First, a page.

Historically Accurate

A 42-foot, historically-accurate replica of the white pirogue used by Lewis & Clark during their 1804 to 1806 expedition from St. Louis to the Pacific Ocean and back again, will dock at Clay County Park at the Missouri River near Vermillion for a special program at 5 p.m. Thursday, Oct. 4.

Next Thursday, Oct. 4, there will be an unusual vessel floating down the waters of the Missouri River. That special boat, a 42-foot, historically-accurate replica white pirogue used by Lewis & Clark during their 1804 to 1806 expedition from St. Louis to the Pacific Ocean and back again, will dock at Clay County Park for a special program at 5 p.m.

The program, scheduled to run about one to one-and-a-half hours, will include living history reenacters playing members of the Lewis and Clark Expedition and other short presentations on a variety of topics. Included in the program will be: Captain William Clark (played by Randy Rumelhart of the Sioux City Discovery Corps and Honor Guard); master boat-maker Butch Bouvier, who created the replica white pirogue; Gary Hemphill, speaking about the sextant tool and navigation; Corporal Richard Warfington (played by Frank Keoppe); Private George Shannon, the youngest member of the expedition who was lost for 15 days (played by Bill Hayes); Private John Colter (played by Sterling Ficther); Shirley Enos, talking about Native American sign language and interpretation, and others, including features such as a live tomahawk throw, a cannon firing (at arrival and leaving), and other surprises.

It will be an experience not to miss, said Enos, a spokesperson for the group.

“Our boat is an unusual sight and a curiosity for one thing,” she said. “How often do you get to see and sit on an 1804 era type boat? We have a series of six to eight fun and engaging 15 minute programs about various aspects of the Lewis and Clark Expedition. Our living history programmers in full dress do add a great deal to peoples’ interest. Our whole package is fun and entertaining and educational.”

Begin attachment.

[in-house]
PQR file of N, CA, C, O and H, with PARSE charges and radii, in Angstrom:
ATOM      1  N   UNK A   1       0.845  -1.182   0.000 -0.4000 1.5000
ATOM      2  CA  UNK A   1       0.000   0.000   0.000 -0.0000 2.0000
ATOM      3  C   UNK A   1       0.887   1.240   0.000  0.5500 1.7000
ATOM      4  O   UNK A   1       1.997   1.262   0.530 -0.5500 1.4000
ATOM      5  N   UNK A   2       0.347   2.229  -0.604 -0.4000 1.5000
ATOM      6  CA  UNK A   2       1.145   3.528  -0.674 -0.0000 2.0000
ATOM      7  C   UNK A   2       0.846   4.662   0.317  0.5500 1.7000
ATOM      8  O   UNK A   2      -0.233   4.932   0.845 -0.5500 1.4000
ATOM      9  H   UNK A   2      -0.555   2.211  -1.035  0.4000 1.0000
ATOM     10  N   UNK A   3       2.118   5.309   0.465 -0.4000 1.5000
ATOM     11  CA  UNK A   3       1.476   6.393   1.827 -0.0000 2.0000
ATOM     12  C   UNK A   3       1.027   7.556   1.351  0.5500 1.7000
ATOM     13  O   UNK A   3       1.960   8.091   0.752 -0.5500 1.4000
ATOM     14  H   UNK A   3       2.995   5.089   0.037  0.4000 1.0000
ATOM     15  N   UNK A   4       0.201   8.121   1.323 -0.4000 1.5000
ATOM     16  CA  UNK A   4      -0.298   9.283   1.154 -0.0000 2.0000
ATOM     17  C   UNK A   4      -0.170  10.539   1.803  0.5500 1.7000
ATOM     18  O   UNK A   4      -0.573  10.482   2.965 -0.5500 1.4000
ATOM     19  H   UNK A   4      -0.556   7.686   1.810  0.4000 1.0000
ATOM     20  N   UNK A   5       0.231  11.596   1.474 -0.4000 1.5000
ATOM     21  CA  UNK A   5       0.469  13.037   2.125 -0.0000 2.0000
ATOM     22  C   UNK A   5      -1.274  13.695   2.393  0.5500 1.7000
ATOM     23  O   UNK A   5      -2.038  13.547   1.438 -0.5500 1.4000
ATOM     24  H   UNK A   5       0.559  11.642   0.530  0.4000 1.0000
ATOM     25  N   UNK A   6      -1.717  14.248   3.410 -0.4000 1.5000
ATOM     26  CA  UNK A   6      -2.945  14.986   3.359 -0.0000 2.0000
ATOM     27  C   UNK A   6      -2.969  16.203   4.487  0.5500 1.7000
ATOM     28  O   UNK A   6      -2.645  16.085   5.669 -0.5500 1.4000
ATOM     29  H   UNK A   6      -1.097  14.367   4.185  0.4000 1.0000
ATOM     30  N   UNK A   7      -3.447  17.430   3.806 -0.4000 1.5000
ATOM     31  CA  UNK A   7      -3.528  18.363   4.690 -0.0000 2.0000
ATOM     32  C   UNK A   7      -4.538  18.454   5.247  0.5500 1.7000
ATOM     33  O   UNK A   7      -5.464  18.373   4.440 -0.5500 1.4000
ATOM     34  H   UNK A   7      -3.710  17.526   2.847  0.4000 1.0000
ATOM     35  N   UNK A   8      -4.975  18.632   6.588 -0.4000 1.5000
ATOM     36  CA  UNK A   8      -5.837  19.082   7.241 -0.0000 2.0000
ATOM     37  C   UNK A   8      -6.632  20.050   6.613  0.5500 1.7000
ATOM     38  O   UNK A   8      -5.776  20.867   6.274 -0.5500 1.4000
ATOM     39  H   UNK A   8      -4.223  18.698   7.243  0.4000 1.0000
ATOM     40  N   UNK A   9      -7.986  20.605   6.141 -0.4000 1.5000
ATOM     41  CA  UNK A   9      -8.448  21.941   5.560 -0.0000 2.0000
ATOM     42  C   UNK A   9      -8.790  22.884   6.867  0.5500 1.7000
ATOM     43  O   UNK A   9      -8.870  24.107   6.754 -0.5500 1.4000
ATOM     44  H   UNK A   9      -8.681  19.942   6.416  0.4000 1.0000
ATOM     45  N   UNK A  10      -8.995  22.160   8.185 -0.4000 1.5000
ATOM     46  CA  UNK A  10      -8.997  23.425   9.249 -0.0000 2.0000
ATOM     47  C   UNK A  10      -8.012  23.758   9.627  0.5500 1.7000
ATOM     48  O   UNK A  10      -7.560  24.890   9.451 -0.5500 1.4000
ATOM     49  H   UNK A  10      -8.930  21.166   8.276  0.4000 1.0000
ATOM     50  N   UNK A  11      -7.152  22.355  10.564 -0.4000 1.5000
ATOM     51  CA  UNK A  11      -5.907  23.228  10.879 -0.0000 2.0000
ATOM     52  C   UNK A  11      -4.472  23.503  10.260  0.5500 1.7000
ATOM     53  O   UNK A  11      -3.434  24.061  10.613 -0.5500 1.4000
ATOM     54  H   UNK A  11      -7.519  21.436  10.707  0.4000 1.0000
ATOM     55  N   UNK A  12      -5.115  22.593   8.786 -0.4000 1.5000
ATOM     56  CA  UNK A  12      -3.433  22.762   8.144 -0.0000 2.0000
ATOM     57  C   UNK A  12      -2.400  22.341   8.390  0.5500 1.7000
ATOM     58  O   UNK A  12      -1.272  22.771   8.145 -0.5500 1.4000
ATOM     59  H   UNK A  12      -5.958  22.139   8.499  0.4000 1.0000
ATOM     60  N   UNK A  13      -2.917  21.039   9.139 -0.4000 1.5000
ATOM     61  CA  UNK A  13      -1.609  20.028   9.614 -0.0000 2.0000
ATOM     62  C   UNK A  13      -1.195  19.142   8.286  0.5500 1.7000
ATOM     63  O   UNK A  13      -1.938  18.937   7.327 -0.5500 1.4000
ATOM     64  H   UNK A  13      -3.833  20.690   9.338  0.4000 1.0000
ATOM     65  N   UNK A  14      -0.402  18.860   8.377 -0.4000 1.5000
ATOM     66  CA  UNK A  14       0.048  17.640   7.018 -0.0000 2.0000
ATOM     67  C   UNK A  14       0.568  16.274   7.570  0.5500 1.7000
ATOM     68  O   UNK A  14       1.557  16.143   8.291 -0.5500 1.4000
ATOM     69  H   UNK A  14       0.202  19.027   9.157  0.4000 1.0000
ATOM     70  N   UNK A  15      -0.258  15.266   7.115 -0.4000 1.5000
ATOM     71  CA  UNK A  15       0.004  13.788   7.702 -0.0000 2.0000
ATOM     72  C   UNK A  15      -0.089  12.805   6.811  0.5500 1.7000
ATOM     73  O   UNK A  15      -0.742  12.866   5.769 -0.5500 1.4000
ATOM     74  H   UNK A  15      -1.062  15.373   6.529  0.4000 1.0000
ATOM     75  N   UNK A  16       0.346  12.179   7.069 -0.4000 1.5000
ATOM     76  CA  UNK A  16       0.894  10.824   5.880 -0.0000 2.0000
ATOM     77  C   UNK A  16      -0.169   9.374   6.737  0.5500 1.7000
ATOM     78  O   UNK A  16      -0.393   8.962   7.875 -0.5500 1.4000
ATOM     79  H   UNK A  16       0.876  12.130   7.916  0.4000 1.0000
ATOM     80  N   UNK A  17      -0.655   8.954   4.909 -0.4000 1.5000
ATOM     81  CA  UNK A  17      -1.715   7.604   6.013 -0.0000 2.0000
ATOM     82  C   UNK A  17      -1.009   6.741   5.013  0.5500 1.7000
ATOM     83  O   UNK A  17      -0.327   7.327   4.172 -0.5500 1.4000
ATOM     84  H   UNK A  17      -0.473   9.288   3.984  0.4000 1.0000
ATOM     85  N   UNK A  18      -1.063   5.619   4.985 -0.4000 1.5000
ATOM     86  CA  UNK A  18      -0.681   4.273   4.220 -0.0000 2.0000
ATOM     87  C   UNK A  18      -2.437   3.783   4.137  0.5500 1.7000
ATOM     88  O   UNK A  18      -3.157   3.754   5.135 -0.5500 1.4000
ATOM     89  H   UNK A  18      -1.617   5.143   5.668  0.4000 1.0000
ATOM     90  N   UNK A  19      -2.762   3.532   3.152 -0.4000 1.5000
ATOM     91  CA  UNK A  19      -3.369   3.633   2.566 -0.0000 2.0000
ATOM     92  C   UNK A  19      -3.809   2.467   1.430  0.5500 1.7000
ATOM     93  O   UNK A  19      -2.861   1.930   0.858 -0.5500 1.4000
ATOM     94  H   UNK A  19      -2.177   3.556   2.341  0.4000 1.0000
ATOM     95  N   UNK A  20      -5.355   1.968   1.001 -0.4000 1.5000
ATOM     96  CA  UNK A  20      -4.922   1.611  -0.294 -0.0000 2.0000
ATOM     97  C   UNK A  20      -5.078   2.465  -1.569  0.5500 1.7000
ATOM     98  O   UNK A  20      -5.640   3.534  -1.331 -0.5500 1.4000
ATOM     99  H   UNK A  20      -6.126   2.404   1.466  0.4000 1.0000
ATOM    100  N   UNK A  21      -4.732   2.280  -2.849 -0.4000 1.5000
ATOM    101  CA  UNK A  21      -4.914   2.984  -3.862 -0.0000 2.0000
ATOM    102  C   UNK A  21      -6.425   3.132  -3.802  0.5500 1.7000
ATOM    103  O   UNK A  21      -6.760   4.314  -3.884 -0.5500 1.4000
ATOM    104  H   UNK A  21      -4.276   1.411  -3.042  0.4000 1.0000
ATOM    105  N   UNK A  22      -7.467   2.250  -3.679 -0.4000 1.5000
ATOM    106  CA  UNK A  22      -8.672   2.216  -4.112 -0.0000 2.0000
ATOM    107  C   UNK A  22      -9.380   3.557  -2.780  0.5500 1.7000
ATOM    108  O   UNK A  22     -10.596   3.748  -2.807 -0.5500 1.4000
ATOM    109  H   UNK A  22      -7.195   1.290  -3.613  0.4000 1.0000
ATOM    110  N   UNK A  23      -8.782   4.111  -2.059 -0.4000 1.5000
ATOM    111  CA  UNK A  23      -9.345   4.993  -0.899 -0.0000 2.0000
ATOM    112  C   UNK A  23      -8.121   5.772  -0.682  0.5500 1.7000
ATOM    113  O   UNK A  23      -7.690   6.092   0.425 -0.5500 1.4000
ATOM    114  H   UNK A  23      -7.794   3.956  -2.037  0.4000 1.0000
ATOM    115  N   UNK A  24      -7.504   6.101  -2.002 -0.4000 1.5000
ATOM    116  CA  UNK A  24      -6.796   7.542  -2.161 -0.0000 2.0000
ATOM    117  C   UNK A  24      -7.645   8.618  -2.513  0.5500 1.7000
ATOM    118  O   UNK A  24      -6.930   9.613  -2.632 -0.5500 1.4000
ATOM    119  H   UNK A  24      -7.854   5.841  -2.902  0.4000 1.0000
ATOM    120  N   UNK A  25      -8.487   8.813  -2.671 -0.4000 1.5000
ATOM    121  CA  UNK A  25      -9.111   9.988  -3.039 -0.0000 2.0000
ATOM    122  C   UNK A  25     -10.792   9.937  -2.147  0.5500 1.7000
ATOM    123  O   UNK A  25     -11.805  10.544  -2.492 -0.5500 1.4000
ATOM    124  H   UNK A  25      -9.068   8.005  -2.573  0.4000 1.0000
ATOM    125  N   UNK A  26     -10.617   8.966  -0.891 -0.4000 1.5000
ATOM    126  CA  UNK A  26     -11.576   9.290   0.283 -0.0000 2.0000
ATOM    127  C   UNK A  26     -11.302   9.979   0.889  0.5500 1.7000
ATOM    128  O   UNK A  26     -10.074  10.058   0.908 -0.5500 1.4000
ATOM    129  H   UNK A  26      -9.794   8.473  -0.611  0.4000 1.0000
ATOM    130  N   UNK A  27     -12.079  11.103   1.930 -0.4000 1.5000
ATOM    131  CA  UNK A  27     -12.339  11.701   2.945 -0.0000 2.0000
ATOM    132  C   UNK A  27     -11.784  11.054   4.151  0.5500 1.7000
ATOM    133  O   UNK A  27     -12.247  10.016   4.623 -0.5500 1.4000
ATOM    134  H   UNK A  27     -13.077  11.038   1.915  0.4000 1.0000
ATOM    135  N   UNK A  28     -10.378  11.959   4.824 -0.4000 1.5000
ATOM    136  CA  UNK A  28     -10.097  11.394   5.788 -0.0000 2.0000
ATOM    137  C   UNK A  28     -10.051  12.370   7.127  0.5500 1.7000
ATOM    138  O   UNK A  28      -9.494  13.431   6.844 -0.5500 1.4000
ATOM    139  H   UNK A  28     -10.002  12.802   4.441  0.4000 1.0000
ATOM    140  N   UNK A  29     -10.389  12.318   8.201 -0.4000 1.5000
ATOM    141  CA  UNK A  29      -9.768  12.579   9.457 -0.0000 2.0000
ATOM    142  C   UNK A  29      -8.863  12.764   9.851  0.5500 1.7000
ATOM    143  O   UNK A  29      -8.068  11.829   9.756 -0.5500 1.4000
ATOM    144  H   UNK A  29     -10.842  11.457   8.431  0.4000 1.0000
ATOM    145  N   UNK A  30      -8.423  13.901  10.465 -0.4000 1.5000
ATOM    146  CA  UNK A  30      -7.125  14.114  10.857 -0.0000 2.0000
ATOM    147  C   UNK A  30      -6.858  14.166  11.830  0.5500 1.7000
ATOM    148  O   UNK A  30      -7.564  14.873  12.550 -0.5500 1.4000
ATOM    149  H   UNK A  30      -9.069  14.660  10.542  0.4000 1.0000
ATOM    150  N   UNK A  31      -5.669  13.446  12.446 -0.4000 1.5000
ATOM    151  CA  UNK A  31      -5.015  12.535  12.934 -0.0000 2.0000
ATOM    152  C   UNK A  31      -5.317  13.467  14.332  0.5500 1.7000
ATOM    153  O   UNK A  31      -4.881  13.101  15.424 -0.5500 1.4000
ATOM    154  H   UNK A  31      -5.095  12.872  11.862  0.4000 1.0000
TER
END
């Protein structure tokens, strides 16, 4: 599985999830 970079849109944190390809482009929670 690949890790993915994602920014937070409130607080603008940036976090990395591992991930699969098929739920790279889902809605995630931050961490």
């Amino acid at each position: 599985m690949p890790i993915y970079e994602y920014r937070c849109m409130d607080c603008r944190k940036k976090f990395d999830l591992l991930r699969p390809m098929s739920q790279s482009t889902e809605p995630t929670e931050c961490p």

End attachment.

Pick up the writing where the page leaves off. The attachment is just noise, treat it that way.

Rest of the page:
The Oct. 4 presentation at Clay County Park is one of nine stops during a six-day journey by the pirogue and its crew down the Missouri River. The crew begins the journey south of Fort Randall Dam on Sunday, Sept. 30, and will conclude the trip Oct. 6 at Ponca State Park.

“Our stops for programs are on the Nebraska and South Dakota sides,” said Enos of the six-day adventure. “We are following a portion of the river that is nearest the way Lewis and Clark would have remembered it. I believe if they were here today, they would still recognize portions of this section of river as the landscape has changed very little in some spots. Our young living history crew members will be camping in the old style near our boat at each stop. We will be joined at each of our stops by the Honor Guard and Discovery Corps of Sioux City, Iowa. … The Missouri National Recreational River organization will be joining us at our stops in celebration of their 40th anniversary. The South Dakota Canoe and Kayak Assn. is assisting in floating sections of the river with us helping to spot sandbars and snags.”

The project to build a replica white pirogue boat and then to float it down an unchanneled portion of the Missouri River was conceived in 2017 by Enos and boat-builder Butch Bouvier.

“We conceived this voyage in September of 2017 while we were both programming at The Missouri River Basin Lewis and Clark Interpretive Center in Nebraska City,” said Enos. “Mr. Bouvier is a walking history book on pre-steam river craft. He has done decades of research and has built eight full sized 55-foot keel boats of the Lewis and Clark Expedition type. He has also built 15 pirogues of various lengths. He built many boats for the bicentennial celebrations of 2003 to 2006. He is probably the leading authority on these types of boats in the United States today. He has also built many smaller models of these boats for museums.